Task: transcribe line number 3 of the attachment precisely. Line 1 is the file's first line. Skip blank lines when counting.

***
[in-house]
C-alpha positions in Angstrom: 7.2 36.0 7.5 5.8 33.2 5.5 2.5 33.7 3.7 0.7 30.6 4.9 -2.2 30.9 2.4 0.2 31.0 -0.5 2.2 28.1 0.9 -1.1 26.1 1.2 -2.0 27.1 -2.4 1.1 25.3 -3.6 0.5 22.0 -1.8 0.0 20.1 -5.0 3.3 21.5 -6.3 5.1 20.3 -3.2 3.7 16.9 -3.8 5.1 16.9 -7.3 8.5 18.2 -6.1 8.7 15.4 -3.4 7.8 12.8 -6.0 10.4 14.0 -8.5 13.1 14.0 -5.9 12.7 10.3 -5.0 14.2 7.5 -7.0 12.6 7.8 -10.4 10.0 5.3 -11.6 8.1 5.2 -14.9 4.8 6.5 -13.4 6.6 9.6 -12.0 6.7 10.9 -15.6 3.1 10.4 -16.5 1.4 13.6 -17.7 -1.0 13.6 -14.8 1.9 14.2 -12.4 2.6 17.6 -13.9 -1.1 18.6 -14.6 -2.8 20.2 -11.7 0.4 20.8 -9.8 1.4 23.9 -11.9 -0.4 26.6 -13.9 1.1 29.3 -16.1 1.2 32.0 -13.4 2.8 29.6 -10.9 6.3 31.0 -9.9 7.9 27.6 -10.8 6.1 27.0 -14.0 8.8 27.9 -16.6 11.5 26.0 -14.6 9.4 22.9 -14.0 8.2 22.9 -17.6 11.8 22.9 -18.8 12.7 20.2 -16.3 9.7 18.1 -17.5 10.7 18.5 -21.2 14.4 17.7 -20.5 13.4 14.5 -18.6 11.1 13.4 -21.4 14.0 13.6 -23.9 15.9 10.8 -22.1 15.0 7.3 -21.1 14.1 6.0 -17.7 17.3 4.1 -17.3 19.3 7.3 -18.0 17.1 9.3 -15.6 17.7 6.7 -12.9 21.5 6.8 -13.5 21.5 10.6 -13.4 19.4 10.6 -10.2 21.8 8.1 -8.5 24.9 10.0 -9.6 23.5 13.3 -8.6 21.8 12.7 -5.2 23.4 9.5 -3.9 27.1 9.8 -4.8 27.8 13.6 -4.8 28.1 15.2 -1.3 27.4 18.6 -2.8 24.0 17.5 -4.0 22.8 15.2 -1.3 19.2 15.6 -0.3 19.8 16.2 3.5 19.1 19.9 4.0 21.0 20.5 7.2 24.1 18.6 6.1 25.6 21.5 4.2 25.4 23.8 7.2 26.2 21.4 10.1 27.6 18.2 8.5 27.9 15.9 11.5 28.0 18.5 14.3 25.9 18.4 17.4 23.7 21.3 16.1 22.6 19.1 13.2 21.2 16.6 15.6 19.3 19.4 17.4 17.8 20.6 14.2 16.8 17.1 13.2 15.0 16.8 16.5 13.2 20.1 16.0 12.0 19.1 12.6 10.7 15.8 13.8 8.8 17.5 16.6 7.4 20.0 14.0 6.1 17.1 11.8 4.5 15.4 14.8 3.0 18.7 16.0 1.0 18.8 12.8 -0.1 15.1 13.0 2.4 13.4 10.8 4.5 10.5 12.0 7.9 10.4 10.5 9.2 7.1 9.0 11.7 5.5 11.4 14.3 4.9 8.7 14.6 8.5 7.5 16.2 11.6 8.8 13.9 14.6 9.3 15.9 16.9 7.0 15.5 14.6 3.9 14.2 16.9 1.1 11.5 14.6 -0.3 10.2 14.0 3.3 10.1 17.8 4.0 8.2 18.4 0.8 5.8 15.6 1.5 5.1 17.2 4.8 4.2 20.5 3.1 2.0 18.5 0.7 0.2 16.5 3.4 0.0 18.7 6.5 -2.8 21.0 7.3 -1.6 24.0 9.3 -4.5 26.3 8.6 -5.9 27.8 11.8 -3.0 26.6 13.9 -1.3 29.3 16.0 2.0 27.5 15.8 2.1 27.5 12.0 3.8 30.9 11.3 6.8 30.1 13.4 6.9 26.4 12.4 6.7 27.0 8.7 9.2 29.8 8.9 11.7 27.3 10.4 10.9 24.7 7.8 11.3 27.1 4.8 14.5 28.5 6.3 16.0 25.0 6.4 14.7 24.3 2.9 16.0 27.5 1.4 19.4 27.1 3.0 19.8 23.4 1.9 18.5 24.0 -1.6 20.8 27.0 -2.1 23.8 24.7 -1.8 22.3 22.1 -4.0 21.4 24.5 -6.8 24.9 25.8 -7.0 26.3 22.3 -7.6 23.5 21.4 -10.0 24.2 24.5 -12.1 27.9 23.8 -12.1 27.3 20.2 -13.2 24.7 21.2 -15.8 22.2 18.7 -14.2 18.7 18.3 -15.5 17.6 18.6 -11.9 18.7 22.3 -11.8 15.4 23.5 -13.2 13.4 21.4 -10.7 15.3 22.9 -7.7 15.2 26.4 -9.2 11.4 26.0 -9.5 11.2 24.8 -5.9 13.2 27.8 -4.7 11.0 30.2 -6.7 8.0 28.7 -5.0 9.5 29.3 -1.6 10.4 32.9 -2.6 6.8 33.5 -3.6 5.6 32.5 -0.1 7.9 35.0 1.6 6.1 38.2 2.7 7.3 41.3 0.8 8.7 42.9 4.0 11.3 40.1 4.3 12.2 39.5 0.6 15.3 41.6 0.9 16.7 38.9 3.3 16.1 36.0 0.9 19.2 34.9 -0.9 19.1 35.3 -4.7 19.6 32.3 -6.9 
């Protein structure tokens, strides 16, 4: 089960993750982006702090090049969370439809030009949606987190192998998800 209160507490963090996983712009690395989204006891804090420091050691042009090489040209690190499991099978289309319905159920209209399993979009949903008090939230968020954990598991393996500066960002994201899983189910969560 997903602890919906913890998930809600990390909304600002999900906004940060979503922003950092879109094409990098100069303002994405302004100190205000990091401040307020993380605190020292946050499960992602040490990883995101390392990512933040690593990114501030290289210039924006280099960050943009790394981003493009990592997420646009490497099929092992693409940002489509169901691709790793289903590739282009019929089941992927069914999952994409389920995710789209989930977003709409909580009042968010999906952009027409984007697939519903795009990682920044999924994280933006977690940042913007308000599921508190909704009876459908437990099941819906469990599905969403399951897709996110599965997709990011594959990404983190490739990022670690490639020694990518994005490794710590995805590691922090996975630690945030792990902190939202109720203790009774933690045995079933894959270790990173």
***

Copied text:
């Protein structure tokens, strides 16, 4: 089960993750982006702090090049969370439809030009949606987190192998998800 209160507490963090996983712009690395989204006891804090420091050691042009090489040209690190499991099978289309319905159920209209399993979009949903008090939230968020954990598991393996500066960002994201899983189910969560 997903602890919906913890998930809600990390909304600002999900906004940060979503922003950092879109094409990098100069303002994405302004100190205000990091401040307020993380605190020292946050499960992602040490990883995101390392990512933040690593990114501030290289210039924006280099960050943009790394981003493009990592997420646009490497099929092992693409940002489509169901691709790793289903590739282009019929089941992927069914999952994409389920995710789209989930977003709409909580009042968010999906952009027409984007697939519903795009990682920044999924994280933006977690940042913007308000599921508190909704009876459908437990099941819906469990599905969403399951897709996110599965997709990011594959990404983190490739990022670690490639020694990518994005490794710590995805590691922090996975630690945030792990902190939202109720203790009774933690045995079933894959270790990173």